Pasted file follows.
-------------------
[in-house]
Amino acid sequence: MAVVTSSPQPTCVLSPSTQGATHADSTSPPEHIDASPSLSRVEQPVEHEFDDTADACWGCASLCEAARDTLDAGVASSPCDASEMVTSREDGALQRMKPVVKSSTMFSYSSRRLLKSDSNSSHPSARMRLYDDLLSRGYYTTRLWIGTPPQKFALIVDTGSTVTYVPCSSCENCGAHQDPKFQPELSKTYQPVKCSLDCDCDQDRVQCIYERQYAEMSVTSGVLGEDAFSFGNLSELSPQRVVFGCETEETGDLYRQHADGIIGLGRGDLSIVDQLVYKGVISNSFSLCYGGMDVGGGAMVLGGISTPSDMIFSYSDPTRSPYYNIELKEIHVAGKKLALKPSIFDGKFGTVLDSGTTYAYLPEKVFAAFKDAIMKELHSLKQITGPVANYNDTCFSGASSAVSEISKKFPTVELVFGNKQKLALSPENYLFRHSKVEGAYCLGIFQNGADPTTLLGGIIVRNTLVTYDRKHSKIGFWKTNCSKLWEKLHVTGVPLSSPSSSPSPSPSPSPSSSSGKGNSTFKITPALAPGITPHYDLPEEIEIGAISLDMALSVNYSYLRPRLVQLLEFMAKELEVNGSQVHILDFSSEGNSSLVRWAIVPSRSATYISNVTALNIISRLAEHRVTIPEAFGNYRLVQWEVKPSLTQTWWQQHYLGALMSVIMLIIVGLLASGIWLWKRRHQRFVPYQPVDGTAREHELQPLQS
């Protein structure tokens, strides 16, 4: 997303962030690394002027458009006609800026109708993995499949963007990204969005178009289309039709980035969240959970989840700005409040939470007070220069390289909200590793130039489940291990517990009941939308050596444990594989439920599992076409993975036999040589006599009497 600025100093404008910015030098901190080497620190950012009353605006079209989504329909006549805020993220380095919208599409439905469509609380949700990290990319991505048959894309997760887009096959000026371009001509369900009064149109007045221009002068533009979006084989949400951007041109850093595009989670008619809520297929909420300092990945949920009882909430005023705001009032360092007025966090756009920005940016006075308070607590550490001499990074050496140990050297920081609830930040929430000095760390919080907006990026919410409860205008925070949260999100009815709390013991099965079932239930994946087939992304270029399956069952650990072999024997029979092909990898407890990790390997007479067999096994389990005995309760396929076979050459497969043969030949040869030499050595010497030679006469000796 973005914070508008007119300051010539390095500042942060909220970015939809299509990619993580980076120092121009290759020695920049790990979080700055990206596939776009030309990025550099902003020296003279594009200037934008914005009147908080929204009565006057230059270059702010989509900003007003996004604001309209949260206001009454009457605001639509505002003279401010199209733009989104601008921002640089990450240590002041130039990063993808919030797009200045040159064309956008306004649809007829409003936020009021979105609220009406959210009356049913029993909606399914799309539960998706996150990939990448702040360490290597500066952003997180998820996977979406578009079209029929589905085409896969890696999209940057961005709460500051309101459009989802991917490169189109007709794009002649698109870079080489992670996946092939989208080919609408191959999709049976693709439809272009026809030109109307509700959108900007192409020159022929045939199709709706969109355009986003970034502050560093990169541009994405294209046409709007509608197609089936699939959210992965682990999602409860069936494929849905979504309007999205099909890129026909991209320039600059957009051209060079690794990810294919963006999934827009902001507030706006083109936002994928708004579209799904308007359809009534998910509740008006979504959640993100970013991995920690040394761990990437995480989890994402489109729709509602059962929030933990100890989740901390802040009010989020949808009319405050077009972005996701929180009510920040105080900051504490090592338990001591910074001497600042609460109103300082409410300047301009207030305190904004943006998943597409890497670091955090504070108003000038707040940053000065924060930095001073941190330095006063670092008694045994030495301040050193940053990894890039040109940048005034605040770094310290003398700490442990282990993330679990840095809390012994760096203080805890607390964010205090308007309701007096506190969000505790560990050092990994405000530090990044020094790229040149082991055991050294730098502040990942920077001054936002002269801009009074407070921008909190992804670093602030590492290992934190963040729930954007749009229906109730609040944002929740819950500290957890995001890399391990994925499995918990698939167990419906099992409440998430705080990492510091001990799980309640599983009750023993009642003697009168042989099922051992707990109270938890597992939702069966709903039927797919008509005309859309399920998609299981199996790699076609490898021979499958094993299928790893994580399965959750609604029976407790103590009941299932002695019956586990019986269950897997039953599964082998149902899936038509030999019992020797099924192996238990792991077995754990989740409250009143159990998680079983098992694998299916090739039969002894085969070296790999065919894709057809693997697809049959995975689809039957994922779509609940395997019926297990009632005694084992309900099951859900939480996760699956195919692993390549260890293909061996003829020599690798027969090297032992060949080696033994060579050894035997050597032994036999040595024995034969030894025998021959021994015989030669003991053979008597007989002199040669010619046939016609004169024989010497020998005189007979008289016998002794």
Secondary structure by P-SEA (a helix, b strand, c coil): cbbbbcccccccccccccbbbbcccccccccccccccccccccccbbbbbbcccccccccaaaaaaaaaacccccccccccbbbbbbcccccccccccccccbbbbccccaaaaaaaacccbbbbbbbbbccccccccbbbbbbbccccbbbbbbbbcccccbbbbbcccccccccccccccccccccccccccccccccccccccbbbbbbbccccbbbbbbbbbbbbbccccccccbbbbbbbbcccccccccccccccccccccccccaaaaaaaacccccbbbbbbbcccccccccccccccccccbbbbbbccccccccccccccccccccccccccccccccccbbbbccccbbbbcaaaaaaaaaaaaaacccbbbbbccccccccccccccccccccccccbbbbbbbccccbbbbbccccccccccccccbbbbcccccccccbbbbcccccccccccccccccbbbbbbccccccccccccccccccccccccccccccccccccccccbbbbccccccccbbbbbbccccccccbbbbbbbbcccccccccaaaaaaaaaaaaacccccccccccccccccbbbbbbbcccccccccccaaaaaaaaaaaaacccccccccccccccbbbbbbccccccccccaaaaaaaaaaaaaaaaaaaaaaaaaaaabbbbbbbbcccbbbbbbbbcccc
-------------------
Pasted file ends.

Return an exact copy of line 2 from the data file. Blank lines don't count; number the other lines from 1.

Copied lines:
Amino acid sequence: MAVVTSSPQPTCVLSPSTQGATHADSTSPPEHIDASPSLSRVEQPVEHEFDDTADACWGCASLCEAARDTLDAGVASSPCDASEMVTSREDGALQRMKPVVKSSTMFSYSSRRLLKSDSNSSHPSARMRLYDDLLSRGYYTTRLWIGTPPQKFALIVDTGSTVTYVPCSSCENCGAHQDPKFQPELSKTYQPVKCSLDCDCDQDRVQCIYERQYAEMSVTSGVLGEDAFSFGNLSELSPQRVVFGCETEETGDLYRQHADGIIGLGRGDLSIVDQLVYKGVISNSFSLCYGGMDVGGGAMVLGGISTPSDMIFSYSDPTRSPYYNIELKEIHVAGKKLALKPSIFDGKFGTVLDSGTTYAYLPEKVFAAFKDAIMKELHSLKQITGPVANYNDTCFSGASSAVSEISKKFPTVELVFGNKQKLALSPENYLFRHSKVEGAYCLGIFQNGADPTTLLGGIIVRNTLVTYDRKHSKIGFWKTNCSKLWEKLHVTGVPLSSPSSSPSPSPSPSPSSSSGKGNSTFKITPALAPGITPHYDLPEEIEIGAISLDMALSVNYSYLRPRLVQLLEFMAKELEVNGSQVHILDFSSEGNSSLVRWAIVPSRSATYISNVTALNIISRLAEHRVTIPEAFGNYRLVQWEVKPSLTQTWWQQHYLGALMSVIMLIIVGLLASGIWLWKRRHQRFVPYQPVDGTAREHELQPLQS